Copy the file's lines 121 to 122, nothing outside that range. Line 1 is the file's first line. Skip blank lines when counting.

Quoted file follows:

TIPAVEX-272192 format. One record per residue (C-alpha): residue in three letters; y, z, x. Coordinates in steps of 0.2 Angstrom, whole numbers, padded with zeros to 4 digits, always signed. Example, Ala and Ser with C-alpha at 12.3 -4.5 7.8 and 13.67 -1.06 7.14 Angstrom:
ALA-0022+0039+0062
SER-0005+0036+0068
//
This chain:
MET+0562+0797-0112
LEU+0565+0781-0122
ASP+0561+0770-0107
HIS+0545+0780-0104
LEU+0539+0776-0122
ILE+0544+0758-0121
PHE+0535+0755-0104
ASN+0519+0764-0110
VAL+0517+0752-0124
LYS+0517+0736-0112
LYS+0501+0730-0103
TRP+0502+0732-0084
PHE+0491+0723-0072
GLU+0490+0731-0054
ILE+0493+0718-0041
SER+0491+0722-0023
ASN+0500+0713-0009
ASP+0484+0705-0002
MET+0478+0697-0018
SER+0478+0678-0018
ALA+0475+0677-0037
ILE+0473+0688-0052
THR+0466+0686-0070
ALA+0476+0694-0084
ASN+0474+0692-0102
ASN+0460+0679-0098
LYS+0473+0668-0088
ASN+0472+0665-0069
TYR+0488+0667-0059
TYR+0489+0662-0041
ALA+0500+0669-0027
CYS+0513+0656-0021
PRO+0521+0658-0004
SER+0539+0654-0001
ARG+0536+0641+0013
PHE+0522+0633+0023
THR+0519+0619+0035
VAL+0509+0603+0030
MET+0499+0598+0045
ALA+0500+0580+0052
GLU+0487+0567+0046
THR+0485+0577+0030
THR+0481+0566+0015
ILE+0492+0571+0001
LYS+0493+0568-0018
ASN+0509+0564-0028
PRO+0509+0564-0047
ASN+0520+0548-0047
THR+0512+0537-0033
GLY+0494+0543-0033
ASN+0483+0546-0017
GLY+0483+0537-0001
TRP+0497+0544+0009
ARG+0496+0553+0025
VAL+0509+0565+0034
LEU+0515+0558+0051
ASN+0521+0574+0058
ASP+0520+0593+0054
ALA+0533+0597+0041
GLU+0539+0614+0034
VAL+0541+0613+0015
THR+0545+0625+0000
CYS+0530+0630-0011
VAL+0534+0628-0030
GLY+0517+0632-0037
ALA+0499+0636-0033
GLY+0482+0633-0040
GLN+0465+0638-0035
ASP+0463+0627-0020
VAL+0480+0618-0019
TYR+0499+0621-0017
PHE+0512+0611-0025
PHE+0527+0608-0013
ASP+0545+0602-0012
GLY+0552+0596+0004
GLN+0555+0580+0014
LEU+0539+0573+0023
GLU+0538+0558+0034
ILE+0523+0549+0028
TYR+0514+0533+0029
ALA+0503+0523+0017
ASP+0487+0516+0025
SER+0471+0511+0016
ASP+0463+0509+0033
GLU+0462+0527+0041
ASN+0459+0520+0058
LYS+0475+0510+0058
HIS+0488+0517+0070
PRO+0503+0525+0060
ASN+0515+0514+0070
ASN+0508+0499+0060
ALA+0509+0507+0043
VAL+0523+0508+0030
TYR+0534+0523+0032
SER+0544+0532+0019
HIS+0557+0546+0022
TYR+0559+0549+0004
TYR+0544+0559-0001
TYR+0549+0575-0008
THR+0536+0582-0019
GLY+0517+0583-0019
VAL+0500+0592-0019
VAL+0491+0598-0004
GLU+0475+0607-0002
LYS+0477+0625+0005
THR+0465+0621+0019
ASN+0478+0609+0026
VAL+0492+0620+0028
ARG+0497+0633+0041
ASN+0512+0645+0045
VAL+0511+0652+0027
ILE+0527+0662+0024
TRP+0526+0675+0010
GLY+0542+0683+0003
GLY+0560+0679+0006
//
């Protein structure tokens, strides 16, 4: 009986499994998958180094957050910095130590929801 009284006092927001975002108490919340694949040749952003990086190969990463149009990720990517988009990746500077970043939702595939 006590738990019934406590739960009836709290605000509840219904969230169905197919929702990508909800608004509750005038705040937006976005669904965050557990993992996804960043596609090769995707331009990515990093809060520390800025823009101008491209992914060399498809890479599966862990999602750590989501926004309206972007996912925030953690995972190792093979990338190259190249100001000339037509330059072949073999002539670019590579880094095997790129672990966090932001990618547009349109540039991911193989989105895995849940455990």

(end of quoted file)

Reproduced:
//
């Protein structure tokens, strides 16, 4: 009986499994998958180094957050910095130590929801 009284006092927001975002108490919340694949040749952003990086190969990463149009990720990517988009990746500077970043939702595939 006590738990019934406590739960009836709290605000509840219904969230169905197919929702990508909800608004509750005038705040937006976005669904965050557990993992996804960043596609090769995707331009990515990093809060520390800025823009101008491209992914060399498809890479599966862990999602750590989501926004309206972007996912925030953690995972190792093979990338190259190249100001000339037509330059072949073999002539670019590579880094095997790129672990966090932001990618547009349109540039991911193989989105895995849940455990």